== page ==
The Martian

2015Sci-Fi ∙ 2h 24min

Ms. Hipster read this book. She liked it to some extent, but remarked at how detailed and relatively dry it was. You know, lots of science about how to grow plants in poop on a planet some 60 million miles from Earth (at its closest). There’s a reason why you very seldom hear people say they’re going to be a botanist when they grow up. Oceanographer, sure. But never a botanist. In fact, I can only think of one other botanist character in all of my movie brain, and that was Chris Cooper’s creepy portrayal of real-life botanist (and orchid thief) John Laroche in Adaptation. He was hardly a stud who could have survived being stranded on a planet all by himself. And was definitely not a hero. So this movie was a real boon for the profession. Of course Chris Cooper was in The Bourne Identity with Matt Damon, so maybe it was Chris who convinced Damon this could somehow be a juicy part. But I’m sure not.

Now the trick would be turning a decent, but relatively slow book into a big, sci-fi blockbuster starring one of Hollywood’s true sweethearts, who would have to pull a Cast Away and talk to nobody for about 90 minutes. Luckily he would have a more convincing audience than a volleyball, as this stranded astronaut, whose team left for him dead on Mars, records his thoughts and feelings on the multiple GoPro cameras that seem to be placed in just about every crevice of his living quarters, vehicles and other various locations in and around their encampment. Those are just for posterity and not being broadcast anywhere, but it’s certainly helpful for us as the audience. Though — and I blame this on some clumsy direction — it just seems like an hour of Damon reading us passages from the novel and providing lots of exposition in this kind of detached way. It’s about as compelling as your dad reading the instructions for that IKEA dresser out loud as you turn the hex wrench. There just wasn’t enough in terms of the variation of devices to deliver that info, and the way it’s delivered makes it seem like Damon is maybe building a loft in his dorm room and not a life or death situation that depended on him making that right decision and executing perfectly.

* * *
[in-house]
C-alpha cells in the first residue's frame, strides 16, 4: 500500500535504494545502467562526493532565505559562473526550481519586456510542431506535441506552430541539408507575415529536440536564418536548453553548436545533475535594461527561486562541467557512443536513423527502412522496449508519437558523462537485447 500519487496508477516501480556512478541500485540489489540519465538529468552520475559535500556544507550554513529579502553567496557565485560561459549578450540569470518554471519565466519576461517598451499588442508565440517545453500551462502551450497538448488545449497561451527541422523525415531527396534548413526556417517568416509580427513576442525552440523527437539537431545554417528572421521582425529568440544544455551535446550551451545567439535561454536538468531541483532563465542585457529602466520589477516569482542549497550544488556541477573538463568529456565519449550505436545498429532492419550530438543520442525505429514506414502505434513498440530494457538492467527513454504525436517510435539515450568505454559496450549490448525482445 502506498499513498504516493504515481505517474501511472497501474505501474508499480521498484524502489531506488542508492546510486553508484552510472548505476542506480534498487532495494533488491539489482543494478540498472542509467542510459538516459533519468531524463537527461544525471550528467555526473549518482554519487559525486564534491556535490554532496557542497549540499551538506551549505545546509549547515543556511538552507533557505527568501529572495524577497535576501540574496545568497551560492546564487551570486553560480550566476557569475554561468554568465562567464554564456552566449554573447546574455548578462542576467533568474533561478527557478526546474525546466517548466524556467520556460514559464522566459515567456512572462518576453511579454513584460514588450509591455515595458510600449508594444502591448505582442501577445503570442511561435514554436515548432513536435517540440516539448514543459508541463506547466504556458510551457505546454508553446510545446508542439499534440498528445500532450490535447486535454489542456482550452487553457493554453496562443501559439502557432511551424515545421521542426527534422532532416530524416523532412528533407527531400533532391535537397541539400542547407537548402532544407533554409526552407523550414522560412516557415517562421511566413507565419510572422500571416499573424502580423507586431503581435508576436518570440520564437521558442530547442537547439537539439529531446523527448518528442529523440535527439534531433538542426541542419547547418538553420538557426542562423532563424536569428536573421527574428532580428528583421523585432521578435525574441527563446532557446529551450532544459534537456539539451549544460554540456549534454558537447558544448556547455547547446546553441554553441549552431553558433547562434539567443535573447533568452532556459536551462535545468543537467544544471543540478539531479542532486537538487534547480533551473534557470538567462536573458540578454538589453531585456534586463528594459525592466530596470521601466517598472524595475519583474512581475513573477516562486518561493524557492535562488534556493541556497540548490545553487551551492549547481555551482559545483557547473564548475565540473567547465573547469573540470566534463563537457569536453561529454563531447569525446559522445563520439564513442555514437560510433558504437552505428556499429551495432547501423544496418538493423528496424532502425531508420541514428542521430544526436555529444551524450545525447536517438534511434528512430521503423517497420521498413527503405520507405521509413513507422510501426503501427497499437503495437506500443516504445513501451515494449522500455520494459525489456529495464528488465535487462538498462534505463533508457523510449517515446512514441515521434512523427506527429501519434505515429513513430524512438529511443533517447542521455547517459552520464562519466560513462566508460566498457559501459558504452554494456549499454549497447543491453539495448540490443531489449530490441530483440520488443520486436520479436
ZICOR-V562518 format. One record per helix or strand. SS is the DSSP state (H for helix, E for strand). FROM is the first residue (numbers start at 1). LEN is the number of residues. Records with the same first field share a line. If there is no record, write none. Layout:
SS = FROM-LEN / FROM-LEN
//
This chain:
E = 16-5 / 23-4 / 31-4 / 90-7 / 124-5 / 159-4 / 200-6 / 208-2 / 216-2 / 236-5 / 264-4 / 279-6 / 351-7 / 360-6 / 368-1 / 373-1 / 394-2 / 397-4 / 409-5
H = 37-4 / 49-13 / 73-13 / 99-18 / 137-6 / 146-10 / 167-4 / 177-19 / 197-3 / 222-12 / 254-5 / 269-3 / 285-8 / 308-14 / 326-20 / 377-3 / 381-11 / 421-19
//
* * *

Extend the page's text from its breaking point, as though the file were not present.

This leads back to Ridley Scott. I always think I love the guy’s direction, but it seems I’m mostly basing that on the fact Blade Runner is one of my favorite movies of all time. Looking at the rest of his filmography, it’s way less impressive. Ignoring his last movie about Moses that nobody I’ve ever met actually saw, his last two efforts were Prometheus, which I really disliked and thought was a total mess from a directorial perspective, and The Counselor, which was one of the weirdest and worst films I’ve seen since Lady in the Water. And, yes, I know the guy directed Alien, Gladiator and Black Hawk Down, but I really only liked one of those movies and one of them I actually never saw. I’ll let you guess which is which, but suffice it to say that I like sci-fi, hate tales of Rome and just couldn’t take another depressing war movie when the third came out. Regardless of what you think about his track record, this one could have been amazing. It could have been grandiose and moving and dramatic. Instead it somehow felt small and inconsequential. And, most of all, it felt goofy. Mars farming done to disco music. Even the big crowd scenes that try to expand the universe and make the movie seem more grand would have made Roland Emmerich blush or would have made the Ewok celebration look well formed.

Is it a bad movie? No. Is it an Academy-Award-winning movie? While I don’t have a lot to judge it against, I’d like to think that it’s not. It just felt like everyone involved needed to try harder to make it better. From the script, to the direction and, honestly, to the acting, it was as if everyone was on autopilot. Maybe part of that is the dense source material. Nobody wants to sit around listening to someone expound on the properties of different chemicals to a GoPro, but the amount of yada yada-ing they do on the science in the movie just makes it seem unimportant — when the basis of the whole thing is that our main character is going to “science the shit out of it.”